Inclusion and empathy

About this project

This project explored ways in which the design of driverless vehicles of the future might offer greater freedom and independence to a growing section of society for whom traditional means of personal mobility is in some way limited or problematic.

Project background

The Royal Automobile Club sets an automotive-themed challenge to students on the Royal College of Art Masters programme each year. The challenge set in autumn 2017, in partnership with the RAC Foundation, asked the question ‘How could vehicles, services or infrastructure (digital or physical) help those who are currently excluded or poorly served by transport options in London?’

Project aims & objectives

Almost one in five people in the UK have some form of disability and by 2035 over a third of us will be of pensionable age. The aim of this project was therefore to engage the designers of tomorrow in thinking about possible solutions that could improve access and mobility for millions of people, providing better opportunities for education, employment and wellbeing.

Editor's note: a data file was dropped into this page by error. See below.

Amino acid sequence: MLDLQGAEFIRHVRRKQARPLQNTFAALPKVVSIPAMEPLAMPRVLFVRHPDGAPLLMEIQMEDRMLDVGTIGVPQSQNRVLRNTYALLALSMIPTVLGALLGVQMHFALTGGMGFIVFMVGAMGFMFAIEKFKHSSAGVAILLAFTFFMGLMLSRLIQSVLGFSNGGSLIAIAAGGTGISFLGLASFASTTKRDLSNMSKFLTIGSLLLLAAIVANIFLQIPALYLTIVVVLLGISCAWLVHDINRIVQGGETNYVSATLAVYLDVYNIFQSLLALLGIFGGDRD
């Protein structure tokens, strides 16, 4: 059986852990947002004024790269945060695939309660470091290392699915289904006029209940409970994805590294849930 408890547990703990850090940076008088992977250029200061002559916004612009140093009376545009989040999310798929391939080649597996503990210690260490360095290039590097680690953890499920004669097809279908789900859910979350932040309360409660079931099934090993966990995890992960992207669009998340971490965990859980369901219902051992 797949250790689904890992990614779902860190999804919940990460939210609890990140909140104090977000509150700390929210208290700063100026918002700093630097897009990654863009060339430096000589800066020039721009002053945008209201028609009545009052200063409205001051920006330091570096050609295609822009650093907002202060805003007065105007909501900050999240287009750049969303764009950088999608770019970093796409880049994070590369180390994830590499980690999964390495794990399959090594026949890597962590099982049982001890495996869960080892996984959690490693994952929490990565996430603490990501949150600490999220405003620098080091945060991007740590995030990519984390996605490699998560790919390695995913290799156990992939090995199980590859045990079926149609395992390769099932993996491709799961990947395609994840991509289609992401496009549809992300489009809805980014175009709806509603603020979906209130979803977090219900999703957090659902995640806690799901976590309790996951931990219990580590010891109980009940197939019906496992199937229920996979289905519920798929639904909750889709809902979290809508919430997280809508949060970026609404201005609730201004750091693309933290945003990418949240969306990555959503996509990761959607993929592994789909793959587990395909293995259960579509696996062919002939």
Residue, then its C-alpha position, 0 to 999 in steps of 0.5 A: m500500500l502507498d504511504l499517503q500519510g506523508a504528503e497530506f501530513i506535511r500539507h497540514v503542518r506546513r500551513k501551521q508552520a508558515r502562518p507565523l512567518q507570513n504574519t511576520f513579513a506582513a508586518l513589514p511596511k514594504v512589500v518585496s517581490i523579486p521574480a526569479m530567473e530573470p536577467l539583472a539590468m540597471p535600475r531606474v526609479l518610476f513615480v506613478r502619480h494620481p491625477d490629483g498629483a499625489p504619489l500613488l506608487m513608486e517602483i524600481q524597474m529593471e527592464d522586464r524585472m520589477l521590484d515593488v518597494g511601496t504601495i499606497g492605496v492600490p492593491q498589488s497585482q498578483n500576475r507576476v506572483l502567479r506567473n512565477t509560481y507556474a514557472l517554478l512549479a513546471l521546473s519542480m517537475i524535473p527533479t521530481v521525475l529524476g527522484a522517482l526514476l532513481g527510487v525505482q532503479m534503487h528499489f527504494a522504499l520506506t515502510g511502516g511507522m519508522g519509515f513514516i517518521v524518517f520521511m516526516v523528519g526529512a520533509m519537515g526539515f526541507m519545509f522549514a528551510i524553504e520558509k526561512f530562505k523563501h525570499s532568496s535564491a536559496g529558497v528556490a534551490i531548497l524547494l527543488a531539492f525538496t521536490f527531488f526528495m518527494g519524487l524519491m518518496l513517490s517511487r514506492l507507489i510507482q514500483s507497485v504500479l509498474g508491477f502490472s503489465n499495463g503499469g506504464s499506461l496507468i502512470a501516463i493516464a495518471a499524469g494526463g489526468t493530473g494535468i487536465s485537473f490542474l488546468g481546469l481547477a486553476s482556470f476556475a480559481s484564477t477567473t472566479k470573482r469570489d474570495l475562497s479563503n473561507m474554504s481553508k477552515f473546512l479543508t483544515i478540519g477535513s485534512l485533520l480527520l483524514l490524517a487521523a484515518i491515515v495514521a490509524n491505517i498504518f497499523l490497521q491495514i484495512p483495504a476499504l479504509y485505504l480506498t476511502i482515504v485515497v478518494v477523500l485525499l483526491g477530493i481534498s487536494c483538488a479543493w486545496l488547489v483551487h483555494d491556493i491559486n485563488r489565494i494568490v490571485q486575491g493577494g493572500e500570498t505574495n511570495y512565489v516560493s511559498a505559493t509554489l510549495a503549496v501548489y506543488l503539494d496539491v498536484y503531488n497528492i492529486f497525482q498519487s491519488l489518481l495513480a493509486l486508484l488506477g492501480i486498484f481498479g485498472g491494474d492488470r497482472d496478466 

The context for the vision of the future design solutions was to imagine London mobility in 2030, making use of advances in technology and materials including autonomy and artificial intelligence.

Project timescales

The challenge was set in autumn 2017 and final designs were presented in summer 2018. The full report can be viewed here.

Project partners

The Royal Automobile Club and the RAC Foundation commissioned students on the Royal College of Art’s Intelligent Mobility MA course to come up with the designs. The students worked with the Disabled Persons Transport Advisory Committee as well as a range of people currently coping with mobility challenges.

For more information

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Updated: 08 Nov 2018